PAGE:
Hello, World

Hey. Hello. Sorry. 

I haven’t posted for a long time, and today is the day that I tell myself to just write something, anything, to share it with the world and get back to the habit. 

I didn’t stop writing. I made progress on my novel The Promises of the Wilderness and I kept a journal about things that are the most important to me. I had something that I really care about and wanted to share, but I put too much pressure on myself and my anxiety started to act up and I ended up not being able to do it.

I have done a lot in the past month. I read lots of books, went to a fascinating field school, and started a new relationship. I slept in and watched Netflix in a bathtub (don’t worry, there wasn’t any water) and took care of myself. I went to the pride parade and grew more comfortable in my identity. I went to the mall and got ice cream with my roommate and walked barefoot in the grass to watch the sky. I took sunset photos every day because often times we forget how beautiful the earth is, from pink to orange to purple to blue. 

I write this blog post because it’s something I really like to do, and so many times I gave up (or worse, never started) things I love due to fear and anxiety, and this time I don’t want to.

It stormed several times the past week. Once when I was driving to a friend’s house, the rain was so heavy that I couldn’t see what was in front of me. I was frightened. Another afternoon, the thunder was roaring so angrily that even though I hid under the blankets in the bathtub, it haunted me until I was unable to breathe. Even narrow spaces were no longer safe enough. I’m writing this while listening to the fireworks that sound like bombs (I’m sorry but they do) and my anxiety is currently too much for me to watch fireworks.

I knew my fears are irrational. Anxiety is irrational. 

But I safely arrived at my friend’s house and we had fun hanging out. My significant other supported me through the rough times and I did not have an anxiety attack. (In fact, I haven’t had an anxiety attack since February. It almost got me a few times, but I learned more about how to manage my anxiety and things that trigger me. When I saw it coming, I turned up my music and told myself to breathe and reached out to someone, and I got over it.) My roommate just made me hot tea. I ate two cinnamon sticks. My version is not blurry anymore and I write this blog post, even though my body is still shivering.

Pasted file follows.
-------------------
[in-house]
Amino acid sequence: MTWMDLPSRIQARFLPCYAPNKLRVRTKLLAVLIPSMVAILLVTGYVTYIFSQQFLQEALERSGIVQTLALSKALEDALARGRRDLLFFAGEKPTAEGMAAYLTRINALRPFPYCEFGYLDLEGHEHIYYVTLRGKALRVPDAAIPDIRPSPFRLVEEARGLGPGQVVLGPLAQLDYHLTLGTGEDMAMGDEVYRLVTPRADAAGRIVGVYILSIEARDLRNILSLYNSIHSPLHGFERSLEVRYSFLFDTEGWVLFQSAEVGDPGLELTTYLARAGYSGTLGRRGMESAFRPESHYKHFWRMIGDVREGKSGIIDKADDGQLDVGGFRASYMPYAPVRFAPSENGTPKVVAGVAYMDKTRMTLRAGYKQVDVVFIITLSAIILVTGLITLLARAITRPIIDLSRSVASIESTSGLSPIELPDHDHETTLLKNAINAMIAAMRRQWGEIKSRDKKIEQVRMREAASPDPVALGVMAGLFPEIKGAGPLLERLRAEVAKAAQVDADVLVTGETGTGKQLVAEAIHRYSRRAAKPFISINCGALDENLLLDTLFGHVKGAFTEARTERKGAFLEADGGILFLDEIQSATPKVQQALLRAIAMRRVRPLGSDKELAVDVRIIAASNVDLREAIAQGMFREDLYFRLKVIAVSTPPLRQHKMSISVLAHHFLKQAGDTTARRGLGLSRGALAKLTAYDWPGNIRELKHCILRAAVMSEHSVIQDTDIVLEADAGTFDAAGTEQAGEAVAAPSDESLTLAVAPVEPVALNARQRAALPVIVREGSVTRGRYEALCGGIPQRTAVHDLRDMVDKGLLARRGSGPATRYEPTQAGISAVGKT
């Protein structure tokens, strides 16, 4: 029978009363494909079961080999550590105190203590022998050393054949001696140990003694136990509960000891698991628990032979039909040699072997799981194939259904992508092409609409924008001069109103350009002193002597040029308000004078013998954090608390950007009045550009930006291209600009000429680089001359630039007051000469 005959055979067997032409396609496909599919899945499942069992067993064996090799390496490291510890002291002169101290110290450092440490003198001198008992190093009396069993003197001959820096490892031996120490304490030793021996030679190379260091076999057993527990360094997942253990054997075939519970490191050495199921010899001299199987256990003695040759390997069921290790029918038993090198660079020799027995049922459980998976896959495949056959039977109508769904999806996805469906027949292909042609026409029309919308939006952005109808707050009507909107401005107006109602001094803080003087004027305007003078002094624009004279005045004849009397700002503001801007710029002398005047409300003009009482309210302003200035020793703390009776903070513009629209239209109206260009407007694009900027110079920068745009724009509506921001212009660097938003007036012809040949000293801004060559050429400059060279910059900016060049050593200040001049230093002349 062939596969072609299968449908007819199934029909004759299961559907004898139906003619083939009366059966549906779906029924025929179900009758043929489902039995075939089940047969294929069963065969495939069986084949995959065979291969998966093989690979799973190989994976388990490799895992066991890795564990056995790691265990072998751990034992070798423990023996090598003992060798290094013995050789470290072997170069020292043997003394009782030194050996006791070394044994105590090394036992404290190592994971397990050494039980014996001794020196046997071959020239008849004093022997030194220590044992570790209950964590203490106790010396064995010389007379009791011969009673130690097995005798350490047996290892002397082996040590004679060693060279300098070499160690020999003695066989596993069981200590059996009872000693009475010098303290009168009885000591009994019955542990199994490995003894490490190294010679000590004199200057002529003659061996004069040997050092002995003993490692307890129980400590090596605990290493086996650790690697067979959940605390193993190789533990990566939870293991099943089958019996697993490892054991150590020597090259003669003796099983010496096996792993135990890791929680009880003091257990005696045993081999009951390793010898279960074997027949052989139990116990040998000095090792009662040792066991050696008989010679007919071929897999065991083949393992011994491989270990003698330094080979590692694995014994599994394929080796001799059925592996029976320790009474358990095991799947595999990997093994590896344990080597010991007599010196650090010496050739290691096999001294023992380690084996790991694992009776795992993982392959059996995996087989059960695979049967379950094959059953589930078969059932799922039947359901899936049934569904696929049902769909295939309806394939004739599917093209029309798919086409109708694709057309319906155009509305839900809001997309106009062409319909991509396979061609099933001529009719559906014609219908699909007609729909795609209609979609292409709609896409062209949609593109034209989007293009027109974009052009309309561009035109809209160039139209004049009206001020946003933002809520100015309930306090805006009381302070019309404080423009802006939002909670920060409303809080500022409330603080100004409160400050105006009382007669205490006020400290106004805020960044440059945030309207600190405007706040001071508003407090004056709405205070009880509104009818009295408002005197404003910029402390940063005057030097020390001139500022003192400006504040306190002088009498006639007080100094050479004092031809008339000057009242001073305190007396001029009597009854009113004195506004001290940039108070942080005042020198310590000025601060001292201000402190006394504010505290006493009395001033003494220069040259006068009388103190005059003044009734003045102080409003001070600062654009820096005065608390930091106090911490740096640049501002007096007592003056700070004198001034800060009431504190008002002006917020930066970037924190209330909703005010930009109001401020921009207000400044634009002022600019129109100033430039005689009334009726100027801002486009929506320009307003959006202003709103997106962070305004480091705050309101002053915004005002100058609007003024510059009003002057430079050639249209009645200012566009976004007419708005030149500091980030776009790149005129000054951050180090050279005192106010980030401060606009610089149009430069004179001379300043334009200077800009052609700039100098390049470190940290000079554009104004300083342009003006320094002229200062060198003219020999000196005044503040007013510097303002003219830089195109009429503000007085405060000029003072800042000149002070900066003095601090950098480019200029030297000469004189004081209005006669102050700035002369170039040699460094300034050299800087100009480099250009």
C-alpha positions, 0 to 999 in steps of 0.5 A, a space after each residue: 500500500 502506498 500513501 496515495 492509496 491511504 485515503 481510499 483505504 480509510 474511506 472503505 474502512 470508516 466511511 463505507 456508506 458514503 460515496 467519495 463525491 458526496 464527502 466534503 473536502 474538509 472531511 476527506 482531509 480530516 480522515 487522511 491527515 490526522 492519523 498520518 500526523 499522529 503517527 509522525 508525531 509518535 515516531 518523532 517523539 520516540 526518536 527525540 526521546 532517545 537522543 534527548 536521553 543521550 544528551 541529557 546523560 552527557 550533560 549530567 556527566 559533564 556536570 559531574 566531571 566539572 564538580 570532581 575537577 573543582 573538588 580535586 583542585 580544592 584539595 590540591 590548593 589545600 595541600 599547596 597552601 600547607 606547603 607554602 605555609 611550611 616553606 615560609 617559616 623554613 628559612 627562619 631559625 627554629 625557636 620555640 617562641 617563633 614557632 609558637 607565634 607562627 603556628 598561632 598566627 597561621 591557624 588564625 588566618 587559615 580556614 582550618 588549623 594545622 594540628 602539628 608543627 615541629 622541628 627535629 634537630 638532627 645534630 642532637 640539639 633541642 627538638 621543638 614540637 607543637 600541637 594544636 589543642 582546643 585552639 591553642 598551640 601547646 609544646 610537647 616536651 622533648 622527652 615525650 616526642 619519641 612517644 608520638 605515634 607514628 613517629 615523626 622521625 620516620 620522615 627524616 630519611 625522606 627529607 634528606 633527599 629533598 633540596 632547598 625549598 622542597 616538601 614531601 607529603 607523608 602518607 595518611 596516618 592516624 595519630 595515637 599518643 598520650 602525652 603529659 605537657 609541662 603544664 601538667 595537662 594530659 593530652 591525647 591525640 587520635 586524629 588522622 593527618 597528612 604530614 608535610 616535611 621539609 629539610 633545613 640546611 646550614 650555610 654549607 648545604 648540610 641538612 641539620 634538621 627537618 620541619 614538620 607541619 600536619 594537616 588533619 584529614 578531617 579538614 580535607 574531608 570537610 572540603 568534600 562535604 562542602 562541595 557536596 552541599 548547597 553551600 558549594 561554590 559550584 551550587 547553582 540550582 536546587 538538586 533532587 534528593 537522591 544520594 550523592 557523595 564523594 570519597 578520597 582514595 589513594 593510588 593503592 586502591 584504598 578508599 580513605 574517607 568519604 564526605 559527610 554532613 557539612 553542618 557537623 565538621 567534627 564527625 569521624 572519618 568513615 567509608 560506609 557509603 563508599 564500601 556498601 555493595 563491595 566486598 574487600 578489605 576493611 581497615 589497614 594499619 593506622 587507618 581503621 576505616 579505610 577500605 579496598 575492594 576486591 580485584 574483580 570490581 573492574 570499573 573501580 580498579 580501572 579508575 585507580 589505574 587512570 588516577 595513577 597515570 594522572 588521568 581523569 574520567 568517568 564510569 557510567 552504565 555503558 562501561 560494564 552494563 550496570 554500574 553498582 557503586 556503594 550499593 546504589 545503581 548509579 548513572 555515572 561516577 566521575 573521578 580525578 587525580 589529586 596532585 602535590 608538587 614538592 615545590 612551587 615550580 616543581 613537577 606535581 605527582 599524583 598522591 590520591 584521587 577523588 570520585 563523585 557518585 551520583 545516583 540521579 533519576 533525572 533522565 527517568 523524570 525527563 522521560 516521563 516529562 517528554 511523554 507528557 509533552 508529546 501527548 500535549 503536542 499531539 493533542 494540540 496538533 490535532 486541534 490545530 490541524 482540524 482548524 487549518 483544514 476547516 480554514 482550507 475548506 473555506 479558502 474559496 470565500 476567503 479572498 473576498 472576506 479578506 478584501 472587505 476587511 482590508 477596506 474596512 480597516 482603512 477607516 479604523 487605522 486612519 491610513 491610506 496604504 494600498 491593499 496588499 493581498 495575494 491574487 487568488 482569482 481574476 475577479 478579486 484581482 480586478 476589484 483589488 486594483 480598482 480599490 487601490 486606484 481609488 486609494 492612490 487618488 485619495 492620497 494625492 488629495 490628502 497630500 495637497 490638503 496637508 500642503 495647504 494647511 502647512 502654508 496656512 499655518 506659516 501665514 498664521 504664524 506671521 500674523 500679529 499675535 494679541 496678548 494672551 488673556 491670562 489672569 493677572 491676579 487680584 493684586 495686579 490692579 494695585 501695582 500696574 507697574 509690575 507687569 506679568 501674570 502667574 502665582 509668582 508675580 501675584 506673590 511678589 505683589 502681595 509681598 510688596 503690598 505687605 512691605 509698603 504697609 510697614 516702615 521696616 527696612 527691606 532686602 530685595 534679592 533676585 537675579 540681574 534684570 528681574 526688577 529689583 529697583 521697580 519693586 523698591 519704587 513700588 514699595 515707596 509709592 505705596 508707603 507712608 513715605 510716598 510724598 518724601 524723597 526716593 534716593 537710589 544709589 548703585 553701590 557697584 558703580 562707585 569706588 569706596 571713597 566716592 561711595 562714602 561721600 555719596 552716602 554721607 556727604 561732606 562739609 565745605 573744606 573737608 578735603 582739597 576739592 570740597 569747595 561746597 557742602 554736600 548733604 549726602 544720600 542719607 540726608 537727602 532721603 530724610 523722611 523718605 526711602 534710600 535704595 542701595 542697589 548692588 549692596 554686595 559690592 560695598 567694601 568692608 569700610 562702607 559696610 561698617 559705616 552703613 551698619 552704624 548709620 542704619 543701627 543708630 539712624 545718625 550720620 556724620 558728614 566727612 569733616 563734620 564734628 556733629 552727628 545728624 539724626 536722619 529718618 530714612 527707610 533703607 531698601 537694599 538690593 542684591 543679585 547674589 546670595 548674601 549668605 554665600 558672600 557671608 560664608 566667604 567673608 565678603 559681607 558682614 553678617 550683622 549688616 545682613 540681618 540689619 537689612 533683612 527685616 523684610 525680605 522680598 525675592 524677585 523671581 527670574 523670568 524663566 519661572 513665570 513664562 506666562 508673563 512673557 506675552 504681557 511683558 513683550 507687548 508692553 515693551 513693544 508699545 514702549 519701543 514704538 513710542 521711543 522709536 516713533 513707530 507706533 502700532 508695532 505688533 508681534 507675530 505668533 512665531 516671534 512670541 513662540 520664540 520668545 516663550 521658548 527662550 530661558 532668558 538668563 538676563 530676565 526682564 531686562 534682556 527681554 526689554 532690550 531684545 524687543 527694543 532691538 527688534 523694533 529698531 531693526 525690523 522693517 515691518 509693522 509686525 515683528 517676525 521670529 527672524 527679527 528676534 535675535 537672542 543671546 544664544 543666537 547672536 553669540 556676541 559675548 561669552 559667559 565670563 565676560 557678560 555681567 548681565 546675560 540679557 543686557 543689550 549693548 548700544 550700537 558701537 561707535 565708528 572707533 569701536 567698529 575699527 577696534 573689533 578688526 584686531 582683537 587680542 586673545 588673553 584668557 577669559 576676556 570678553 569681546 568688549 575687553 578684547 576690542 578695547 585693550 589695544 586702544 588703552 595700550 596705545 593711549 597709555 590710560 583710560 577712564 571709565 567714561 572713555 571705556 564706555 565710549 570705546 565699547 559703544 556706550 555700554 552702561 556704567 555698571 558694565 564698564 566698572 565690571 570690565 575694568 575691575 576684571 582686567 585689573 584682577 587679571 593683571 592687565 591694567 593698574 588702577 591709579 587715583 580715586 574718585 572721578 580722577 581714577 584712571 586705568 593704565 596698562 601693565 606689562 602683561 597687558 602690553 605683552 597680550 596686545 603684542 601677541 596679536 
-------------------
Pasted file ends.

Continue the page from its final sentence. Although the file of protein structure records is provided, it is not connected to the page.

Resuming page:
It got better, and it will get better. Not immediately, because everything is a process. But it does get better, I promise. There are no happy endings, only happy middles. 

The sky was dyed from blue to pink from fireworks.

Happy Fourth of July!

I am grateful that I came to America. America isn’t perfect. I hesitate to say this, but it’s far from perfect. If you’re not white, male, straight, cisgender, Christian, upper-middle class, able-bodied, etc., life can be even more difficult. Terrible things are happening in detention camps (or concentration camps, as someone accurately describes). We’re allowed to be proud, but we’re also allowed to be angry. People told me that it’s not my country and thus not my place to judge. But my friends and my chosen family are here. I care deeply about this place, and I want to be a part of the change that makes it better.

Like many people in my generation, I want to change the world one day. Baby steps.

~ Ocean ~

Summer plans!

Hi! I didn’t come up with a topic this week so I decided to share a list of things that I’m doing this summer.

Events

  • Moving in (with a friend)
  • Review archaeology
  • Vacation cultural school meetings
  • Archaeological camp
  • Orthodontist appointment
  • St. Louis Pride Parade
  • Kenyon Young Writer’s Workshop
  • Tennis camp
  • Moving in (with my new host family)